Some states treat a same-sex marriage as legally equal to a marriage between a man and a woman. Other states prohibit legal recognition of same-sex marriages in their constitutions. In every state that has a constitutional restriction against same-sex marriage, the amendment was passed by a popular vote. The conventional wisdom about allowing voter participation in such decisions is that they yield constitutional outcomes that reflect attitude differences across states. We reexamine the attitude-amendment relationship and find it to be weaker than expected. In particular, we show that states vary in the costs they impose on constituencies that desire constitutional change. Some states impose very low costs (i.e., a simple majority of voters is sufficient for change). Other states impose very high costs (i.e., substantial legislative and voter supermajoriries are requires). We find that variations in the legal status of same-sex marriage across US states is better explained by these variations in costs than they are by differences in public opinion. Our method yields an improved explanation of why states differ in their constitutional treatment of same-sex marriage today. Our findings have distinct implications for people who wish to understand and/or change the future status of same-sex couples in state constitutions.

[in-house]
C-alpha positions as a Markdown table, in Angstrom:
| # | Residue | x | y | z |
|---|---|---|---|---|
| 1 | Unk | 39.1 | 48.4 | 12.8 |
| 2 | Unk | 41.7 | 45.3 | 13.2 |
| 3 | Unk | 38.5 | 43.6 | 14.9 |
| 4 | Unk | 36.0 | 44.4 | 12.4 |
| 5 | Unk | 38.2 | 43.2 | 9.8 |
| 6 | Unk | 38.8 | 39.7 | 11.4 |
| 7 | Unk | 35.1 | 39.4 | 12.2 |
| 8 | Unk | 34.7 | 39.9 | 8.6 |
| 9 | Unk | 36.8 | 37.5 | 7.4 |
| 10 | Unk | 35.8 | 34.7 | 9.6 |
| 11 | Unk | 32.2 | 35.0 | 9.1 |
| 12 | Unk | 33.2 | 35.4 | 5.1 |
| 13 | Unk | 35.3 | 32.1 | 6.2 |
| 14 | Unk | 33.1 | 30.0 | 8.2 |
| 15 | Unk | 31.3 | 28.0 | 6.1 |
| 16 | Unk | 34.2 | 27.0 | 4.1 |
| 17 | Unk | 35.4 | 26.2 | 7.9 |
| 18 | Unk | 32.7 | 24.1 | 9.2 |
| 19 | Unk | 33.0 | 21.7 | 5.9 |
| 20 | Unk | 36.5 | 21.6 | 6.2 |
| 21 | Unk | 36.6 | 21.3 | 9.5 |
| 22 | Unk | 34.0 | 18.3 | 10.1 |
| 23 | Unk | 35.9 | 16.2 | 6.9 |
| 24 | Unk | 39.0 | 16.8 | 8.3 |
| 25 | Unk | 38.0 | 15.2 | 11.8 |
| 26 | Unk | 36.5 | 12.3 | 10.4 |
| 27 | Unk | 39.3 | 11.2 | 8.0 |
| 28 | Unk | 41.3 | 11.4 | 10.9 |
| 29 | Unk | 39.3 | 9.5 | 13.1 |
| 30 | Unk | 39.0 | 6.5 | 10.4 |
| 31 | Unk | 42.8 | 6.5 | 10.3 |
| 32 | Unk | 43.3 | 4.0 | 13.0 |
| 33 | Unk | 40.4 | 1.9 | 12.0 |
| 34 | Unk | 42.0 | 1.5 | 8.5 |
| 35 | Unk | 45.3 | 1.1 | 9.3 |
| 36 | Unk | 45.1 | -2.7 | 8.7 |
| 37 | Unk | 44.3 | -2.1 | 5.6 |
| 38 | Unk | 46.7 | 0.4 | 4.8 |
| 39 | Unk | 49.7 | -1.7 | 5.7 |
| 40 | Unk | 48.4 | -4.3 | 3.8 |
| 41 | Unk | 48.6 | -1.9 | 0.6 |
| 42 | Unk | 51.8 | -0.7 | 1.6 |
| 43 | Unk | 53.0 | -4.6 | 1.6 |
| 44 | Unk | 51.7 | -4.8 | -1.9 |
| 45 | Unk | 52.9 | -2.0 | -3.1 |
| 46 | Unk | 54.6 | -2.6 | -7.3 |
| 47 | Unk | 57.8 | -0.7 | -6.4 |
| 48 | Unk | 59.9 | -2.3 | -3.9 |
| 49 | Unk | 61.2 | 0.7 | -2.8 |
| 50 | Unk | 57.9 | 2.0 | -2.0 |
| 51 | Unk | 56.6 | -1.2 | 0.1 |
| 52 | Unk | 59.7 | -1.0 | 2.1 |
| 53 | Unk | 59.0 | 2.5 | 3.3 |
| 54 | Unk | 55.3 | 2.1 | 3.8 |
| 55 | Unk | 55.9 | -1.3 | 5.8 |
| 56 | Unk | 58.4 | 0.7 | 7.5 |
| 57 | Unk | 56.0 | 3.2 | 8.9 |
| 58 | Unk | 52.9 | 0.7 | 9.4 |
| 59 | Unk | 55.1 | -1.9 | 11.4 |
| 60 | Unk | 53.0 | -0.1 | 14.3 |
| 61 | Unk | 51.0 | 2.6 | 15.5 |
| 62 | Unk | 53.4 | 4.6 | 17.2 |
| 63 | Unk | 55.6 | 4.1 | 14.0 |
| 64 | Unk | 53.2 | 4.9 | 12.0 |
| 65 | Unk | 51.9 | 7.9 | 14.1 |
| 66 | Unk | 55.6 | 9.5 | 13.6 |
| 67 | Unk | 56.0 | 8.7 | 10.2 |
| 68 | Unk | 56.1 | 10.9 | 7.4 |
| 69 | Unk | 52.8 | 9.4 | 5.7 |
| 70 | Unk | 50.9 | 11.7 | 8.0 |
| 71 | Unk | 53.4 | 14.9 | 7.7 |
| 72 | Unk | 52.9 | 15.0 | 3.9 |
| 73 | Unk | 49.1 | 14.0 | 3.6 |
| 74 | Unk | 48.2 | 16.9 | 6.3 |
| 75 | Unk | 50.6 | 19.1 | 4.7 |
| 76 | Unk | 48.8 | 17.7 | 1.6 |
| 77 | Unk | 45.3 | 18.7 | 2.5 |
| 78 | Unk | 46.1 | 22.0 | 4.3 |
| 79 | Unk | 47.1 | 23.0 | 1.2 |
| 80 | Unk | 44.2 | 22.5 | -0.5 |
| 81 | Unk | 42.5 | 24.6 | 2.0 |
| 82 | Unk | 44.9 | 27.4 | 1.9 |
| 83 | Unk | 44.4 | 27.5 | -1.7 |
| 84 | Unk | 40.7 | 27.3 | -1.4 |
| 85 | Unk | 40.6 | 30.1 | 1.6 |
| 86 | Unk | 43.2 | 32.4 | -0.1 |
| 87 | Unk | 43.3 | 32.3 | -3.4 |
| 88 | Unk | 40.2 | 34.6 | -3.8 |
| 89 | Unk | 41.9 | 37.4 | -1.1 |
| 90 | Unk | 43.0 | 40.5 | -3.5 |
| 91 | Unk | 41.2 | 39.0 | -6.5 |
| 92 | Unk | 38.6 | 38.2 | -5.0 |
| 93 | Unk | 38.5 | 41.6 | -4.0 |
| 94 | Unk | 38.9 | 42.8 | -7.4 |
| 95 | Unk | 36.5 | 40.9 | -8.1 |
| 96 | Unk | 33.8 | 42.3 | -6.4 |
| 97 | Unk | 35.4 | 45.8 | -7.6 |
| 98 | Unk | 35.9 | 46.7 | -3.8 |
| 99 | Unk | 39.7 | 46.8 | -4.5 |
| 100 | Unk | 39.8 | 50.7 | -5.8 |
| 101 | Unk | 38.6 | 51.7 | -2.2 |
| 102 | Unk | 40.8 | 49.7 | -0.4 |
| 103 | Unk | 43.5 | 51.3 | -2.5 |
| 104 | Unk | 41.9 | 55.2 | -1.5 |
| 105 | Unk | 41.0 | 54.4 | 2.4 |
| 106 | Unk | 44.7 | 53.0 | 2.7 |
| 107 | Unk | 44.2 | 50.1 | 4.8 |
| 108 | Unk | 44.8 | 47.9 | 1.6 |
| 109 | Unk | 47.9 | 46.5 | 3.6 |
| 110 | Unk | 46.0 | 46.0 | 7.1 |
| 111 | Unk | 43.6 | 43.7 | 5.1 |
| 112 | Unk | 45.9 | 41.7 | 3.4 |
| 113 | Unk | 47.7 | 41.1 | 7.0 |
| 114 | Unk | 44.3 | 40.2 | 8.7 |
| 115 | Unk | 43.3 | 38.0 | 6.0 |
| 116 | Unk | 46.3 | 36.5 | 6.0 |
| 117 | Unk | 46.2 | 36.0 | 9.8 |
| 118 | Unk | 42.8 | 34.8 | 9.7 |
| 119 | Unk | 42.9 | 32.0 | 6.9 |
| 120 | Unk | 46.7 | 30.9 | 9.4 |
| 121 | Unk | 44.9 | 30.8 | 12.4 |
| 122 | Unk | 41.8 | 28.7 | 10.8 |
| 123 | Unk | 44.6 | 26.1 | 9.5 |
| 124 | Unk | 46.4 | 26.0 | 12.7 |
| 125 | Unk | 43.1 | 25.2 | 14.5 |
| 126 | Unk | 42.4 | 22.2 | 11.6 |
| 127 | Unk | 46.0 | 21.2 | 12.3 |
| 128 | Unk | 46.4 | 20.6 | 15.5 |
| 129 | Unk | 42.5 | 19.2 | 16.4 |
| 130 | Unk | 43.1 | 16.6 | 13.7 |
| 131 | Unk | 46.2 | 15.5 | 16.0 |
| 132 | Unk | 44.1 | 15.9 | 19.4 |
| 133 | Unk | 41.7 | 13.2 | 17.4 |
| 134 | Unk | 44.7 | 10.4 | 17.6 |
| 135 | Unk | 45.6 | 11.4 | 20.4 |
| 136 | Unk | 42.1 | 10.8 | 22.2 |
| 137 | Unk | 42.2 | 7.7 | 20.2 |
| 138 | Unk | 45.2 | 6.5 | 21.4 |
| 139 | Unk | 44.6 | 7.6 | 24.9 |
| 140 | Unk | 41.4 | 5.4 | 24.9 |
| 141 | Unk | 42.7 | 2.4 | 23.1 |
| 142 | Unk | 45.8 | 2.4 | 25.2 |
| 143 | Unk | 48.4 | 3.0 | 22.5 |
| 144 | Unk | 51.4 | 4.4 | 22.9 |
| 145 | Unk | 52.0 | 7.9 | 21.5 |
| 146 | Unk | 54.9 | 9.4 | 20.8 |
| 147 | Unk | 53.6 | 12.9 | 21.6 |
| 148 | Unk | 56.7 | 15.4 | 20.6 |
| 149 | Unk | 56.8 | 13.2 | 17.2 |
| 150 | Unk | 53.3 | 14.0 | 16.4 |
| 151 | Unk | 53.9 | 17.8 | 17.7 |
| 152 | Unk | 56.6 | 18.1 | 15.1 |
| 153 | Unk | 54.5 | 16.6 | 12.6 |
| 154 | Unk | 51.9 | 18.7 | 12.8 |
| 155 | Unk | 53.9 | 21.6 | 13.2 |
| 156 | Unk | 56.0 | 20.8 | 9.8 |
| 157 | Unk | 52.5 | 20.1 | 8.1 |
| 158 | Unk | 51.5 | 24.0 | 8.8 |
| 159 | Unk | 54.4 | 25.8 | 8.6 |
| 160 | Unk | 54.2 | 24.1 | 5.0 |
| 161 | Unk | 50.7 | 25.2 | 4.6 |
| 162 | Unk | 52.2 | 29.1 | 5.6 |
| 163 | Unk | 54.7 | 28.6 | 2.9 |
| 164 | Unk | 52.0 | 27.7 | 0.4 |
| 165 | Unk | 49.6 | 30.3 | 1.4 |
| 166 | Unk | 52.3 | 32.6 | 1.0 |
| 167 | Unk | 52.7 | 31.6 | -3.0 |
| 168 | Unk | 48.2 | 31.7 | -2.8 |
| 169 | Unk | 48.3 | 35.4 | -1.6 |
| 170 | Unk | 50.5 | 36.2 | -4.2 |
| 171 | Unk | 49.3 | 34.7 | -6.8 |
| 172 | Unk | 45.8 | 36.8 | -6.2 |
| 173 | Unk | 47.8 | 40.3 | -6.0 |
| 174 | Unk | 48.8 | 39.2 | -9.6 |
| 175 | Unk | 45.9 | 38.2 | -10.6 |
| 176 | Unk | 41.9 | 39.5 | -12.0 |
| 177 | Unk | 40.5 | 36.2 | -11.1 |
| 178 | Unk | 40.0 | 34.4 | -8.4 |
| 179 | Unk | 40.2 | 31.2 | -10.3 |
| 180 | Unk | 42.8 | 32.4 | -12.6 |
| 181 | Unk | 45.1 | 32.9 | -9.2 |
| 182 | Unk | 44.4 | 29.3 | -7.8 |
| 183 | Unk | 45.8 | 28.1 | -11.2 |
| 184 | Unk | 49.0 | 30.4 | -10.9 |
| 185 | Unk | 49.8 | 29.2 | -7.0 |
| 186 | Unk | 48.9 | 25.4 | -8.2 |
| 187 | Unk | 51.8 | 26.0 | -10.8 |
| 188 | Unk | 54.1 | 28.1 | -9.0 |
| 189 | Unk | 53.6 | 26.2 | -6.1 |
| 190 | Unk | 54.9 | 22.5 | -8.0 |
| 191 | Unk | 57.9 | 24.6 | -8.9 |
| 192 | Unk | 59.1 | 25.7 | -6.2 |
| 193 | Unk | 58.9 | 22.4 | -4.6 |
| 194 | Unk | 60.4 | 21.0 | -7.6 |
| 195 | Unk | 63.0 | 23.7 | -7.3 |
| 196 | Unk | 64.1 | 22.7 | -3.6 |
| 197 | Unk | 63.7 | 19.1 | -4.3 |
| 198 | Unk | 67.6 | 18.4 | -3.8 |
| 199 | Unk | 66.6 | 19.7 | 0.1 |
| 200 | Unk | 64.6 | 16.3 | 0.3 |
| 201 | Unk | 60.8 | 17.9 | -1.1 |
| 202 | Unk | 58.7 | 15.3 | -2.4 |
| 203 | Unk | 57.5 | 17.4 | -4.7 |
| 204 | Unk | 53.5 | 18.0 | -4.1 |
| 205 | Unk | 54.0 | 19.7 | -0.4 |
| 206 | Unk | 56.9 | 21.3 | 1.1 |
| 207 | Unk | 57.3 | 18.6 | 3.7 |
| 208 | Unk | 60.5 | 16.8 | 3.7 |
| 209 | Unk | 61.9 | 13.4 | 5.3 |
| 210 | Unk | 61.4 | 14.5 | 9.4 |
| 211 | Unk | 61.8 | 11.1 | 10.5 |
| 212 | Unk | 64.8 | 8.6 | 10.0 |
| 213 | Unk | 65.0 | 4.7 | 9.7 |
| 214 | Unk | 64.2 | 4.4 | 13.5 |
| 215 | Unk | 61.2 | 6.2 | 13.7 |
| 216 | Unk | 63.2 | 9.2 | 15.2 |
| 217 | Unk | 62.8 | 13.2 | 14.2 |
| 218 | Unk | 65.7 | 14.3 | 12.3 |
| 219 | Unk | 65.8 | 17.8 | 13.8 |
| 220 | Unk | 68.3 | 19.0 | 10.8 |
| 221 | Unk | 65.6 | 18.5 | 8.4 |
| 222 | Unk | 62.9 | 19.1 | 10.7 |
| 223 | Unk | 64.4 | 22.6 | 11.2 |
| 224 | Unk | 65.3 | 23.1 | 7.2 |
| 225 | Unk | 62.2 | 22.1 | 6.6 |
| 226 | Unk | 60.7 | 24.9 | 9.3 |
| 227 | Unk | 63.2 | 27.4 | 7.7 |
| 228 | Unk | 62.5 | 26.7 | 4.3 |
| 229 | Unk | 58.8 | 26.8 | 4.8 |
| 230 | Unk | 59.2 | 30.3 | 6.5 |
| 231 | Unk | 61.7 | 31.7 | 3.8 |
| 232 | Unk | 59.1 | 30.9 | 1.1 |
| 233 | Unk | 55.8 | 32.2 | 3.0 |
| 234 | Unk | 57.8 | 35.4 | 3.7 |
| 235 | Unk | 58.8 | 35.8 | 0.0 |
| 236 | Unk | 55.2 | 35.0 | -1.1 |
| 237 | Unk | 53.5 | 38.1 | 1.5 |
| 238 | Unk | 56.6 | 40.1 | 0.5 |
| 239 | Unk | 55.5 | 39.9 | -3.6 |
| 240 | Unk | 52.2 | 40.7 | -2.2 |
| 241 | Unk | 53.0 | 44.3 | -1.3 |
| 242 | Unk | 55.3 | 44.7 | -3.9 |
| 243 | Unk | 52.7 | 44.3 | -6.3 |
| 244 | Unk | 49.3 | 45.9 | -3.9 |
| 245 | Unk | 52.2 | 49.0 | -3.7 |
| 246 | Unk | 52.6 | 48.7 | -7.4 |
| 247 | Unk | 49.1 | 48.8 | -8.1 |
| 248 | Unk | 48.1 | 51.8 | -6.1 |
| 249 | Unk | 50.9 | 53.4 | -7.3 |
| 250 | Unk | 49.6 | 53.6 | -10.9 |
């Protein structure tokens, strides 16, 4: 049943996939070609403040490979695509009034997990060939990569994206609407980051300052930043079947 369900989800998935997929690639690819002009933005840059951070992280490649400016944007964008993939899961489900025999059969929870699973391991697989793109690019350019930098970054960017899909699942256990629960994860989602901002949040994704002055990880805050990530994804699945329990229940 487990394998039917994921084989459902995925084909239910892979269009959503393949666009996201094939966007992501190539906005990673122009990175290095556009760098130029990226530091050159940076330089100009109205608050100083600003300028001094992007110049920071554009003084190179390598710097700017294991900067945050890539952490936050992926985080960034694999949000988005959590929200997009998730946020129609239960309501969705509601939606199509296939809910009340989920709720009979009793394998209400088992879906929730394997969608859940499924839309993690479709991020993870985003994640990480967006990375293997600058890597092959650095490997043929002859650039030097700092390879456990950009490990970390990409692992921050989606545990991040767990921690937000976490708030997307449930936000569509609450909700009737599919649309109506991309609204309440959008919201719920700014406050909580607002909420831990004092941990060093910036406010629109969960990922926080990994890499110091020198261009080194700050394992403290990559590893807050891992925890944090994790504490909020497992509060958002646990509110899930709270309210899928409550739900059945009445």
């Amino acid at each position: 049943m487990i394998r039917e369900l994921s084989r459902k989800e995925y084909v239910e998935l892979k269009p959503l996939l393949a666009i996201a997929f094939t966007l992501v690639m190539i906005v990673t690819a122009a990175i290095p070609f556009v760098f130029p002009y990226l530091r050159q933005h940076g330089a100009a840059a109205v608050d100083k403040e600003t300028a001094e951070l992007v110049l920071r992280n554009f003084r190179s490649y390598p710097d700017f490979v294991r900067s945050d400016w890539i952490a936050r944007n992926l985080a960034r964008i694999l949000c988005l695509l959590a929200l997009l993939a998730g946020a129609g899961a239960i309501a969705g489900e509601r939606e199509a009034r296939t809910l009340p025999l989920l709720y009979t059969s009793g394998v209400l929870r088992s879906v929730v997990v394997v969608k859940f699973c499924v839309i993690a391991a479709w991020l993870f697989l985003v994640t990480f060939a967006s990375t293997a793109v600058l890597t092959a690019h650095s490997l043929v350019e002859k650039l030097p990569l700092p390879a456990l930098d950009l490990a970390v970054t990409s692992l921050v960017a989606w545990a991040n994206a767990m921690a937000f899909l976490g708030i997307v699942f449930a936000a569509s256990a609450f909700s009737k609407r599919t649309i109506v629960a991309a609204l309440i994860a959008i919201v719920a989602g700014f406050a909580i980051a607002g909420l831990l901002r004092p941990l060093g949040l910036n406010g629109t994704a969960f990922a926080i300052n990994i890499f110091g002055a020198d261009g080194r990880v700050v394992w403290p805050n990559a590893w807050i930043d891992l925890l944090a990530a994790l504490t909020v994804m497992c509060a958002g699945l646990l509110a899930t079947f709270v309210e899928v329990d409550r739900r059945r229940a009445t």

The central claim of a rapidly growing literature in international relations is that members of pairs of democratic states are much less likely to engage each other in war or in serious disputes short of war than are members of other pairs of states. Our analysis does not support this claim. Instead, we find that the dispute rate between democracies is lower than is that of other country pairs only after World War II. Before 1914 and between the World Wars, there is no difference between the war rates of members of democratic pairs of states and those of members of other pairs of states. We also find that there is a higher incidence of serious disputes short of war between democracies than between nondemocracies before 1914. We attribute this cross-temporal variation in dispute rates to changes in patterns of common and conflicting interests across time. We use alliances as an indicator of common interests to show that cross-temporal variation in dispute rates conforms to variations in interest patterns for two of the three time periods in our sample.